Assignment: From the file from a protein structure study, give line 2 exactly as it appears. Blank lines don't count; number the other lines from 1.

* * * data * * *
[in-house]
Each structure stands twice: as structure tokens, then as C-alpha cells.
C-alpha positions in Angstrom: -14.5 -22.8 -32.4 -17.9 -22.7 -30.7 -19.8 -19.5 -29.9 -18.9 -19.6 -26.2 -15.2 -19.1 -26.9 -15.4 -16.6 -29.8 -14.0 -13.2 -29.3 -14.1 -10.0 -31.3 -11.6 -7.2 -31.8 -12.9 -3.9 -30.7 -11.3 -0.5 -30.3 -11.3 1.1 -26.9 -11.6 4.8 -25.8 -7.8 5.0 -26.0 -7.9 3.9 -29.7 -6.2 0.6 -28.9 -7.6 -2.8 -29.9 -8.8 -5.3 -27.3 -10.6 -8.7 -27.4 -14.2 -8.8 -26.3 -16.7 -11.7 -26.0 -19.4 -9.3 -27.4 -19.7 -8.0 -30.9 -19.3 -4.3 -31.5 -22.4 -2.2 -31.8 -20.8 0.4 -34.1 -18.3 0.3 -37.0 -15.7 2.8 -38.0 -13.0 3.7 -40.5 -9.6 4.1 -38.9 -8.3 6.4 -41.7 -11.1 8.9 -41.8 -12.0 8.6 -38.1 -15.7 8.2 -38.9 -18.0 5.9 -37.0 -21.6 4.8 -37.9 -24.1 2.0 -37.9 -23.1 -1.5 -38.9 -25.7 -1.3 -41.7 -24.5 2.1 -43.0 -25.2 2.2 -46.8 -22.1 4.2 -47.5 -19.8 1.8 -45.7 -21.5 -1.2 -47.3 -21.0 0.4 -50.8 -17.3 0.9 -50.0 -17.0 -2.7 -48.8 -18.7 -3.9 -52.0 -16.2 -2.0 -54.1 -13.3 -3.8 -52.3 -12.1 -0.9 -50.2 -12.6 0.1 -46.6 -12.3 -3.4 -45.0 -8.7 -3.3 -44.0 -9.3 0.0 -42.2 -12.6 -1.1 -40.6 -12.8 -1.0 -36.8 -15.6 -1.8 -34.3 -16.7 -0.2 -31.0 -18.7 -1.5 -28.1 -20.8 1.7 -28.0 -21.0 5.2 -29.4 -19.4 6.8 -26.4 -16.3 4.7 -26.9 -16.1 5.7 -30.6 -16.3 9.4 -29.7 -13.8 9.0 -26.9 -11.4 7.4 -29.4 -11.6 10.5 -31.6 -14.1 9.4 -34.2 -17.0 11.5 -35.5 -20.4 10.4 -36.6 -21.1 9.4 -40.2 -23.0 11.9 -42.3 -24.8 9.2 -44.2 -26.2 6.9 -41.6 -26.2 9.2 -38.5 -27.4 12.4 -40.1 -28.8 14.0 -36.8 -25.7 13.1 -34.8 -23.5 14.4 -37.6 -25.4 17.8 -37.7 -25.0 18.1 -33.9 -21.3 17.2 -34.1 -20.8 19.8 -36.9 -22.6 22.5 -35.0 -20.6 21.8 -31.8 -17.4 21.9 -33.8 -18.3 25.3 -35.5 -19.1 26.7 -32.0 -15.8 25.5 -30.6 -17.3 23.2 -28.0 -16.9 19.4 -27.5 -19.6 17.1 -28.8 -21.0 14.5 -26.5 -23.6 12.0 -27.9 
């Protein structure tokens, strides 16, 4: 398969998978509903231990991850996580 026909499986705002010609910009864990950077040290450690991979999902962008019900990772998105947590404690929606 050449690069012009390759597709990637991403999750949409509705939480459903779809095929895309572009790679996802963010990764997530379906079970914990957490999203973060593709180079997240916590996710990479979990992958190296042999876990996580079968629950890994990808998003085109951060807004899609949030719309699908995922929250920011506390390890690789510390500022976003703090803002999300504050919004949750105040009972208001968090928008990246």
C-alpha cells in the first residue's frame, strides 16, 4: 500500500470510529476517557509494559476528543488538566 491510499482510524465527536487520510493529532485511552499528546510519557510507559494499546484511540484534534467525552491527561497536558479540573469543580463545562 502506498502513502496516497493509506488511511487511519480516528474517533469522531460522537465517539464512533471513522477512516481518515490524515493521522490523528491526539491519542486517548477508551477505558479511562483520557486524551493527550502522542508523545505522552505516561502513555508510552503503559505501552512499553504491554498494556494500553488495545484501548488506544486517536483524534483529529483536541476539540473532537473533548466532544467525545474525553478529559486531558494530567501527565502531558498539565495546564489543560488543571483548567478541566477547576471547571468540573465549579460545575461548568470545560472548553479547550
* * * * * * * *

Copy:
Each structure stands twice: as structure tokens, then as C-alpha cells.